MEFV Gene Mutation May Be Risk Factor for sJIA, Study Suggests

MEFV Gene Mutation May Be Risk Factor for sJIA, Study Suggests
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A specific mutation in the MEFV gene, which has been linked to inflammation, may be a risk factor for developing systemic juvenile idiopathic arthritis (sJIA), a study in China suggests.

However, more research is needed to validate these findings, and assess whether the mutation impacts disease severity.

The study, “The association of MEFV gene mutations with the disease risk and severity of systemic juvenile idiopathic arthritis,” was published in the journal Pediatric Rheumatology.

The MEFV gene codes for a protein called pyrin, which is thought to keep inflammation under control. Mutations in MEFV are the cause of an inflammatory disease called familial Mediterranean fever (FMF).

Many common symptoms of sJIA, such as fever and joint pain, also are frequent in FMF, which has led to misdiagnosis. As such, researchers in China hypothesized that MEFV mutations might play a role in sJIA.

To learn more, the team analyzed the sequence of the MEFV gene in 57 children with sJIA and in 2,573 healthy people (controls). Among those with childhood arthritis, who were recruited from January 2011 to August 2018, the median age at sJIA onset was nearly 6.4 years; median follow-up duration was 54 months. These patients had a median of five affected joints.

Seven MEFV mutations were identified. The most common, E148Q, was detected in about a quarter of children both with and without sJIA. All patients with the E148Q mutation were heterozygous, meaning that the mutation was found in only one of the two gene copies — each person inherits one copy from each parent.

Statistical analyses did not indicate any significant associations between MEFV mutations and sJIA risk.

To draw more definitive conclusions, the researchers then combined their data with the findings of six previous studies that also assessed MEFV mutations in sJIA. Notably, three of these studies addressed adult onset Still’s disease (AOSD), another rare type of inflammatory arthritis. However, the similar disease processes, genetic backgrounds, and complications in sJIA and AOSD led the team to pool all of the studies in the same analysis.

Those results revealed that one MEFV mutation, termed M694V/I, was associated with a more than seven times greater risk of sJIA/AOSD. Other mutations in MEFV were not significantly associated with disease risk.

“This study suggests that the mutation p.M694V/I in MEFV gene might be a risk factor for sJIA/AOSD,” the researchers wrote.

All but one of the studies that investigated the mutation involved people living in countries around the Mediterranean. “Therefore, we should be cautious to extend the conclusions to other populations,” they wrote.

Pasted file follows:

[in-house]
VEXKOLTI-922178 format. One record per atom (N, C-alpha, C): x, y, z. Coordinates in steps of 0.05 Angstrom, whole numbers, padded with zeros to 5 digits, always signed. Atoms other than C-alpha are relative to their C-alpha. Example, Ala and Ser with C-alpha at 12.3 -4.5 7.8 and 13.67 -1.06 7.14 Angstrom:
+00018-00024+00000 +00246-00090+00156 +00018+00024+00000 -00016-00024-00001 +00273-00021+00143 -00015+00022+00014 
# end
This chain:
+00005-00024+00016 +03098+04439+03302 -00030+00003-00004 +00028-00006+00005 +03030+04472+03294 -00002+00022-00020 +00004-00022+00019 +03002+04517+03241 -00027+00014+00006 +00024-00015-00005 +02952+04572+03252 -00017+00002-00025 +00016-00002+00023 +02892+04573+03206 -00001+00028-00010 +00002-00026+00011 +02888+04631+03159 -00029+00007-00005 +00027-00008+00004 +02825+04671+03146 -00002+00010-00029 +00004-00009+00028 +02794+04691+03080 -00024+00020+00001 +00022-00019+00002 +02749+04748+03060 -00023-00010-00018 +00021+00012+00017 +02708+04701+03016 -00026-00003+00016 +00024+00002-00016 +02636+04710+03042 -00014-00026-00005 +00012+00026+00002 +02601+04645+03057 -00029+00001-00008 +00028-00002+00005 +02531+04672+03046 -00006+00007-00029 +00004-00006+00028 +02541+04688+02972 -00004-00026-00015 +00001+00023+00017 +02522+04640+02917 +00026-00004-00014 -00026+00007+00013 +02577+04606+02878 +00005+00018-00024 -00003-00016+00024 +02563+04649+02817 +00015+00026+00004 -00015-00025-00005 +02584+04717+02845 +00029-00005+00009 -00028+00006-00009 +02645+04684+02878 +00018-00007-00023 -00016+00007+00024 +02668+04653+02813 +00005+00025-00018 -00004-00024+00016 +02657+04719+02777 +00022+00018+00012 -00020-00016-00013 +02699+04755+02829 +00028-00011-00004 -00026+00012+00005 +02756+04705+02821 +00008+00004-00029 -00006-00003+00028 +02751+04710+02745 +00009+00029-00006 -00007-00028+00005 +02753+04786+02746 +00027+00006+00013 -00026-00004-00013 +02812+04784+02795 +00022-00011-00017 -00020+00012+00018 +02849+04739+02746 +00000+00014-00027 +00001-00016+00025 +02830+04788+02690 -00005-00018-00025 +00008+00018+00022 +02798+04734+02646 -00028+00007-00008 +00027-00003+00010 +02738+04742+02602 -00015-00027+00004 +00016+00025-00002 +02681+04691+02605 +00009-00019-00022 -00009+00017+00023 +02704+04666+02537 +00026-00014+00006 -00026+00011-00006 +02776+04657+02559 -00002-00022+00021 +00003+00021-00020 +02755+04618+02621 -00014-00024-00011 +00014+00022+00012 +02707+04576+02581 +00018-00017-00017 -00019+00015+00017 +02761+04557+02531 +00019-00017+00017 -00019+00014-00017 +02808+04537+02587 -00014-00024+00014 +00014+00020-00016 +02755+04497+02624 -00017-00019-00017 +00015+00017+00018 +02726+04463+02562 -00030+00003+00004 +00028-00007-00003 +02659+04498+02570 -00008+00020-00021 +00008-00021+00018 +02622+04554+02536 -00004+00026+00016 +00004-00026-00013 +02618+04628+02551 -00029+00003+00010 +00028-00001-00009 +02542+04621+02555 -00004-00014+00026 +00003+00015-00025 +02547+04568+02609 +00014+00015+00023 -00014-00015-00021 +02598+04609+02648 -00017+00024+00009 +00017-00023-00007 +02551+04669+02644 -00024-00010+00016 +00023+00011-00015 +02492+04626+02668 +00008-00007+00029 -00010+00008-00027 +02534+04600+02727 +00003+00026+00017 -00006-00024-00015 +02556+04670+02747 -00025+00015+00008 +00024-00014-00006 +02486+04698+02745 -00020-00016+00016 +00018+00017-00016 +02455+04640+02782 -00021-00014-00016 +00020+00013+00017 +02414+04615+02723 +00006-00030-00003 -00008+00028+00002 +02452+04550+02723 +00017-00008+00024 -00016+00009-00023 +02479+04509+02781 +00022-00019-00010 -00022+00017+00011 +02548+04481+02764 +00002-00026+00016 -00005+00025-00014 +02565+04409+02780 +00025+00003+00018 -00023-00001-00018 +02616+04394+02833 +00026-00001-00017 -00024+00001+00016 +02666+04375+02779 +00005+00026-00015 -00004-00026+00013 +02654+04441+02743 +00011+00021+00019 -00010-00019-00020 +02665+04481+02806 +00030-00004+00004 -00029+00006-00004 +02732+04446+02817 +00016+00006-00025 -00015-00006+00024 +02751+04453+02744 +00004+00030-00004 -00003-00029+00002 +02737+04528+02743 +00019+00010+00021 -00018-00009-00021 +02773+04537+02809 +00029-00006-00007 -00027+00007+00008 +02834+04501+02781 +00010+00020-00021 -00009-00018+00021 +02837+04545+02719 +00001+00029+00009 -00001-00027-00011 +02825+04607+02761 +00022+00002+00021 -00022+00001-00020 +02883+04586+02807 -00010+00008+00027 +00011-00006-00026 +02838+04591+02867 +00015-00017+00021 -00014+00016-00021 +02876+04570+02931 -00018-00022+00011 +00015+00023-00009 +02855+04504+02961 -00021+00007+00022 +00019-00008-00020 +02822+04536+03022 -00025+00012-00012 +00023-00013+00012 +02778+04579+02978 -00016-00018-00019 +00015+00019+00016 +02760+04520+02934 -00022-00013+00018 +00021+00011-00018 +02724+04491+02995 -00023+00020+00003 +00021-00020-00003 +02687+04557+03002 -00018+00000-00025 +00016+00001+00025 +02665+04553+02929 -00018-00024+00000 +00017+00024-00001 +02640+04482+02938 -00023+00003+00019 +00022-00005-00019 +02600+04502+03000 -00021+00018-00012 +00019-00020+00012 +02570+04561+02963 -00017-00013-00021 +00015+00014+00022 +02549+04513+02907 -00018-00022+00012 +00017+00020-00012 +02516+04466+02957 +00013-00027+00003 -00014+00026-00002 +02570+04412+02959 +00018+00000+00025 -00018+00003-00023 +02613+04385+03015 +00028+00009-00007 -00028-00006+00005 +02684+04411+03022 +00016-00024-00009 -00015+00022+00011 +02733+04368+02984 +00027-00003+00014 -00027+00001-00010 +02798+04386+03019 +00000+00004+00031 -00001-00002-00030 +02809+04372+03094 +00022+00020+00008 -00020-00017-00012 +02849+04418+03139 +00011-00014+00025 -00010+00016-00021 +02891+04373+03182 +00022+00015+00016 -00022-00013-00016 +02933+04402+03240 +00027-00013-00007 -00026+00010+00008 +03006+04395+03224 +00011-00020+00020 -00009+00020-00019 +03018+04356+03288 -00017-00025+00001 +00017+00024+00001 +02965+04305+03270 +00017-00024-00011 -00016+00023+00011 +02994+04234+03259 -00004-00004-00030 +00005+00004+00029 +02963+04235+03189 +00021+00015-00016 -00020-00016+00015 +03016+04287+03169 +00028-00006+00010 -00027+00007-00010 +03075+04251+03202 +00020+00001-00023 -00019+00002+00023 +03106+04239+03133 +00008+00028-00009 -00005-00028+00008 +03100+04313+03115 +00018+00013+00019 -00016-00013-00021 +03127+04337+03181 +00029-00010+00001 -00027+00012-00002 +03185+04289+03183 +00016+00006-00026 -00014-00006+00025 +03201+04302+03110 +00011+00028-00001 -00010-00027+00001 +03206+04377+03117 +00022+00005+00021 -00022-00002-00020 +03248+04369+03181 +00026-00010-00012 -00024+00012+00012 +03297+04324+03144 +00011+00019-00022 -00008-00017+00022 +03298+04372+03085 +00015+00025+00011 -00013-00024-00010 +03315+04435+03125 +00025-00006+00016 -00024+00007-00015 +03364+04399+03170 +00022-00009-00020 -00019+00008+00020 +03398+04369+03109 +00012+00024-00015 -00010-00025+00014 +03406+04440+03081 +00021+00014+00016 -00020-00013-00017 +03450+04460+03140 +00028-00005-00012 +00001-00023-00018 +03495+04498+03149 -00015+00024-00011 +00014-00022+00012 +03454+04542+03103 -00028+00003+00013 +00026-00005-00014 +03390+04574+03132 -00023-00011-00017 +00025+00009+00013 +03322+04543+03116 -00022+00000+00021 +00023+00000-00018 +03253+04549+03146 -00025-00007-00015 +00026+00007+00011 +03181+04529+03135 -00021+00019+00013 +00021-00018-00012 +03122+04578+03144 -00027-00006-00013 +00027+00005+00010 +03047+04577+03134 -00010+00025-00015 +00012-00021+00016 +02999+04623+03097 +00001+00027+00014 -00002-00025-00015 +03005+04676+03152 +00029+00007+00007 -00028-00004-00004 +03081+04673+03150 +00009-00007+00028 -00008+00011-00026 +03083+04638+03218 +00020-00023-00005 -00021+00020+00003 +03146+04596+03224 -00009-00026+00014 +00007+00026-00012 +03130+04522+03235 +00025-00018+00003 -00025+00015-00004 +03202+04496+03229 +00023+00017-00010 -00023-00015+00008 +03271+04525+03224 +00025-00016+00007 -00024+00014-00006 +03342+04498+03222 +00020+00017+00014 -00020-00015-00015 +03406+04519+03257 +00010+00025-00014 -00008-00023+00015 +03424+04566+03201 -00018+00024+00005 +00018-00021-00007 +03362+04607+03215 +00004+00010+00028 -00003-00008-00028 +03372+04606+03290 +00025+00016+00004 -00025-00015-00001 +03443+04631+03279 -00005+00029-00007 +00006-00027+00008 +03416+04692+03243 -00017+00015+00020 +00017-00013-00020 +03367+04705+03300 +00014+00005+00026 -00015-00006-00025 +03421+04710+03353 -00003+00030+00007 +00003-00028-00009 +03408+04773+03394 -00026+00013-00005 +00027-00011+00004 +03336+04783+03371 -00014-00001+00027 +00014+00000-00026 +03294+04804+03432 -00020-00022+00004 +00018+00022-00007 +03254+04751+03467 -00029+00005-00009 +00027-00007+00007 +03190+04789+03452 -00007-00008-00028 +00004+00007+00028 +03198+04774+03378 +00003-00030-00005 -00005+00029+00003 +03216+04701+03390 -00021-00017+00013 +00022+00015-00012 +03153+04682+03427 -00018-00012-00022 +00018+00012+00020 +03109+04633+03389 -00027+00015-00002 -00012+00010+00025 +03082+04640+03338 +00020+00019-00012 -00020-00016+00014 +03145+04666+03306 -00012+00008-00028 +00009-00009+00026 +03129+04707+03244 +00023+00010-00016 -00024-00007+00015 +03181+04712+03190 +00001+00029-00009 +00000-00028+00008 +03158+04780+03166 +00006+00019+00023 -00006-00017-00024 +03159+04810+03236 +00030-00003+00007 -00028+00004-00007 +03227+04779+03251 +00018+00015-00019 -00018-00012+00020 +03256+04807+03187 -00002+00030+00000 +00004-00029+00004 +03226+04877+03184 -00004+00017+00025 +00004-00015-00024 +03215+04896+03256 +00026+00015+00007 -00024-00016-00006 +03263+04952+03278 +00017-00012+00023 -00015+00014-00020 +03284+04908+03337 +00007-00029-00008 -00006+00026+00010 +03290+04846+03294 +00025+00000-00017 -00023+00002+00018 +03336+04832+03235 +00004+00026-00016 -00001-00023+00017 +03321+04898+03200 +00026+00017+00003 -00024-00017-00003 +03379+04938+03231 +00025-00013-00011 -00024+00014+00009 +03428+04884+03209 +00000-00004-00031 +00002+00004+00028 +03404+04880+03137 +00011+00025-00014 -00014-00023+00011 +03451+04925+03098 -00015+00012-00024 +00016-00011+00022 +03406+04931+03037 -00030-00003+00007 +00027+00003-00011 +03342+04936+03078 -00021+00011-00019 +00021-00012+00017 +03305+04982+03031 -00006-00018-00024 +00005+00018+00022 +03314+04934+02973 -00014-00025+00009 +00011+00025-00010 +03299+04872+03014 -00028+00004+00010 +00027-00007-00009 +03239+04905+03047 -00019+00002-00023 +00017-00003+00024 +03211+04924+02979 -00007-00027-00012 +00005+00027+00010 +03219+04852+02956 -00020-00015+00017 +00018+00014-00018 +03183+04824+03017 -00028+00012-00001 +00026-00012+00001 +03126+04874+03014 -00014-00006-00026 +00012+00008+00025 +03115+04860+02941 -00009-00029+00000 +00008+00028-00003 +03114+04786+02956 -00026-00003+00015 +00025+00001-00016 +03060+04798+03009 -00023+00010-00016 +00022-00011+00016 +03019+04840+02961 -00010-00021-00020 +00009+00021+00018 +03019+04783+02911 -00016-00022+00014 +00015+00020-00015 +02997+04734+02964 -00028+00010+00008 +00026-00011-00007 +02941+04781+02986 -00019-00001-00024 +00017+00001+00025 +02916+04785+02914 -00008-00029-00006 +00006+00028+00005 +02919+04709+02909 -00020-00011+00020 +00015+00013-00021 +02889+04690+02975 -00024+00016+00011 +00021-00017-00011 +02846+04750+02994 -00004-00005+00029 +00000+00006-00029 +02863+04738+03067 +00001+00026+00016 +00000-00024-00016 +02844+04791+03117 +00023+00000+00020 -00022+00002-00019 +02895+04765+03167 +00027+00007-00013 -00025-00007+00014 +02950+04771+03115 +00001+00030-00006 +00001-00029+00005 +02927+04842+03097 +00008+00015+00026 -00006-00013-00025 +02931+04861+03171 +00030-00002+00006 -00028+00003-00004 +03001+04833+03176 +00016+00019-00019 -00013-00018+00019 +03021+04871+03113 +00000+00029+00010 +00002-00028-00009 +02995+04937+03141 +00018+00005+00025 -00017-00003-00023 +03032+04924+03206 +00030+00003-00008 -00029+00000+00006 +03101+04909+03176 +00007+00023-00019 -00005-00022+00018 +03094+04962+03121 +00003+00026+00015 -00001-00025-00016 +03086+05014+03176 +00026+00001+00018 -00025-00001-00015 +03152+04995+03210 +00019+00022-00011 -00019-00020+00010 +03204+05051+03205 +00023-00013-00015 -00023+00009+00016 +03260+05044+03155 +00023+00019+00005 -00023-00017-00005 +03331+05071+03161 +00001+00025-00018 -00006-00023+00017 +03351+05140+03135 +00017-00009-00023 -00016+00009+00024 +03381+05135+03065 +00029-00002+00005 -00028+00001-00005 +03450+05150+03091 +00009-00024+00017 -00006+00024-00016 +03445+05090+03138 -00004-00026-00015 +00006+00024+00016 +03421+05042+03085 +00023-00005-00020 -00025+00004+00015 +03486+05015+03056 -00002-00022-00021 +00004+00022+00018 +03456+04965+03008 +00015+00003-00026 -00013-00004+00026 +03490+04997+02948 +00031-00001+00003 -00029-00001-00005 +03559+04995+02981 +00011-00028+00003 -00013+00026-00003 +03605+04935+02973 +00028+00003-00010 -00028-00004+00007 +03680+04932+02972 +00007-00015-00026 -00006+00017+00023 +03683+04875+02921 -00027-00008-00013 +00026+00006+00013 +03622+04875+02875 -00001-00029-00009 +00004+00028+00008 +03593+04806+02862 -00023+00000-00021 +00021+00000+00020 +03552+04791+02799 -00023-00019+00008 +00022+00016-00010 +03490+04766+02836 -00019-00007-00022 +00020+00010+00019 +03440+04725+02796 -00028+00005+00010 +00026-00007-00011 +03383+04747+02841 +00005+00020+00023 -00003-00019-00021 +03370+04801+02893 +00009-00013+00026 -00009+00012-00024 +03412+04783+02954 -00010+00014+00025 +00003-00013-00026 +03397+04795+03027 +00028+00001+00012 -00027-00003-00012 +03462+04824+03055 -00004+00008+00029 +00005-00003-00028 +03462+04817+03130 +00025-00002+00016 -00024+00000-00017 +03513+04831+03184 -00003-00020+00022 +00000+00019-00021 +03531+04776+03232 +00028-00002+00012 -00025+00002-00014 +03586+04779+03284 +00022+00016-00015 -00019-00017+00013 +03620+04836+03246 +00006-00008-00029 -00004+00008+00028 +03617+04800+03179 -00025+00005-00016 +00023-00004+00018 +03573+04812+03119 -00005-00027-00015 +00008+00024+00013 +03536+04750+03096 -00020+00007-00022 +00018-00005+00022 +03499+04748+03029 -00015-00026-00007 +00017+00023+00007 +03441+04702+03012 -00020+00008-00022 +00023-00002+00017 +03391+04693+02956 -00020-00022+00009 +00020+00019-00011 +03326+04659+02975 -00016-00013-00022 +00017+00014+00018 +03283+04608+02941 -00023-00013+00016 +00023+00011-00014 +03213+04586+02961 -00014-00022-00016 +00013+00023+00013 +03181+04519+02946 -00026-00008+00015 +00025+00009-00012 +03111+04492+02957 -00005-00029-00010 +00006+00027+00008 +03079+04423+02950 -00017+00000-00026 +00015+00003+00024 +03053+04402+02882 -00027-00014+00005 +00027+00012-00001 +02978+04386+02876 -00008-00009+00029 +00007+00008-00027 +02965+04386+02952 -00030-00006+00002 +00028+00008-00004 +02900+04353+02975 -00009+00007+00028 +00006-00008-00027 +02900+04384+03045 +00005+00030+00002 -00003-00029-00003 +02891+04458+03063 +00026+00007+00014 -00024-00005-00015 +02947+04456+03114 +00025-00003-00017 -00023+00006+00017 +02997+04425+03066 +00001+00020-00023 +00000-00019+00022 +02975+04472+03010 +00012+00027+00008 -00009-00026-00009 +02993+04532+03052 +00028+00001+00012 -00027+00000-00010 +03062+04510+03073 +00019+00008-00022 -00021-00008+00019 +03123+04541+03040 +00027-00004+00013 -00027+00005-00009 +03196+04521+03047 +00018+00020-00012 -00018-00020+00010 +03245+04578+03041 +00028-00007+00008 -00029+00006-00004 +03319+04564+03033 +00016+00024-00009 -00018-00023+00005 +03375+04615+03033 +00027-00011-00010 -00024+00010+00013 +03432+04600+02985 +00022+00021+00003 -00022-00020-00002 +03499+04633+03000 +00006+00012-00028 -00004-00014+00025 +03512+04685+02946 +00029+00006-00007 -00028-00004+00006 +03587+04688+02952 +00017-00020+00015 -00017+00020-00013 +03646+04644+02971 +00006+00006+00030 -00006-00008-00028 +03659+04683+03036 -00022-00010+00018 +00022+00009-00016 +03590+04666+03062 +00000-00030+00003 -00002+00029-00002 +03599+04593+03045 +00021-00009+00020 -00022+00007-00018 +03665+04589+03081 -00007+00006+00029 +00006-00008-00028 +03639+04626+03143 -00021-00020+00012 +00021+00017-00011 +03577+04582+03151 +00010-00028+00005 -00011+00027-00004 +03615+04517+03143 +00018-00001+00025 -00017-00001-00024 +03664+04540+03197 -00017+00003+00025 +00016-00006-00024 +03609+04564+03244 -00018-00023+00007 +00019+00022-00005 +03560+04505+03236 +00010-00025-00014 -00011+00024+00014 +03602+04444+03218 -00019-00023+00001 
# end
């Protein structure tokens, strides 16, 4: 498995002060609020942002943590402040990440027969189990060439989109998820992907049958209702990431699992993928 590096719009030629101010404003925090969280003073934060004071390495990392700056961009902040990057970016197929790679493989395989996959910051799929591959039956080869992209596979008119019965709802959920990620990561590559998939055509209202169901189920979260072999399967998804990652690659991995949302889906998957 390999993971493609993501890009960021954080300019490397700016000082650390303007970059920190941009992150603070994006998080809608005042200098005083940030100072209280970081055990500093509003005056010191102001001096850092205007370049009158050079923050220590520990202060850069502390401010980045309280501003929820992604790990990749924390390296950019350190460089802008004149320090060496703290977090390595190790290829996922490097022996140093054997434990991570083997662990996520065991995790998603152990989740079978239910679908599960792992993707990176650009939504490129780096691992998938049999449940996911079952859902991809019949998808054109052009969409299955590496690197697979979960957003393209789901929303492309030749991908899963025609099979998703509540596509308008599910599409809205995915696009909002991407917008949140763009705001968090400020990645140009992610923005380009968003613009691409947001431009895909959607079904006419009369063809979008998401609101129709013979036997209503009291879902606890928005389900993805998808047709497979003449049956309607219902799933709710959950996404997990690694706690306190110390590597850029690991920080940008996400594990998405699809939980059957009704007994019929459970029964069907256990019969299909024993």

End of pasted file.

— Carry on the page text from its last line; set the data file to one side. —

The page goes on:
Among the children with sJIA included in the original analysis, 28 had no MEFV mutations, while 18 had one such mutation, and 11 had more than one. Patients with one mutation had significantly shorter disease activity than children with more mutations.

A subsequent analysis that accounted for variables such as age at disease onset and time to treatment initiation did not find significant associations between the number of MEFV mutations and any disease activity parameter. The researchers said this may be due to the small number of participants in the study, pointing to a need for further investigation.

Marisa holds an MS in Cellular and Molecular Pathology from the University of Pittsburgh, where she studied novel genetic drivers of ovarian cancer. She specializes in cancer biology, immunology, and genetics. Marisa began working with BioNews in 2018, and has written about science and health for SelfHacked and the Genetics Society of America. She also writes/composes musicals and coaches the University of Pittsburgh fencing club.
Total Posts: 11

José holds a PhD in Neuroscience from Universidade of Porto, in Portugal. He has also studied Biochemistry at Universidade do Porto and was a postdoctoral associate at Weill Cornell Medicine, in New York, and at The University of Western Ontario in London, Ontario, Canada. His work has ranged from the association of central cardiovascular and pain control to the neurobiological basis of hypertension, and the molecular pathways driving Alzheimer’s disease.

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Marisa holds an MS in Cellular and Molecular Pathology from the University of Pittsburgh, where she studied novel genetic drivers of ovarian cancer. She specializes in cancer biology, immunology, and genetics. Marisa began working with BioNews in 2018, and has written about science and health for SelfHacked and the Genetics Society of America. She also writes/composes musicals and coaches the University of Pittsburgh fencing club.
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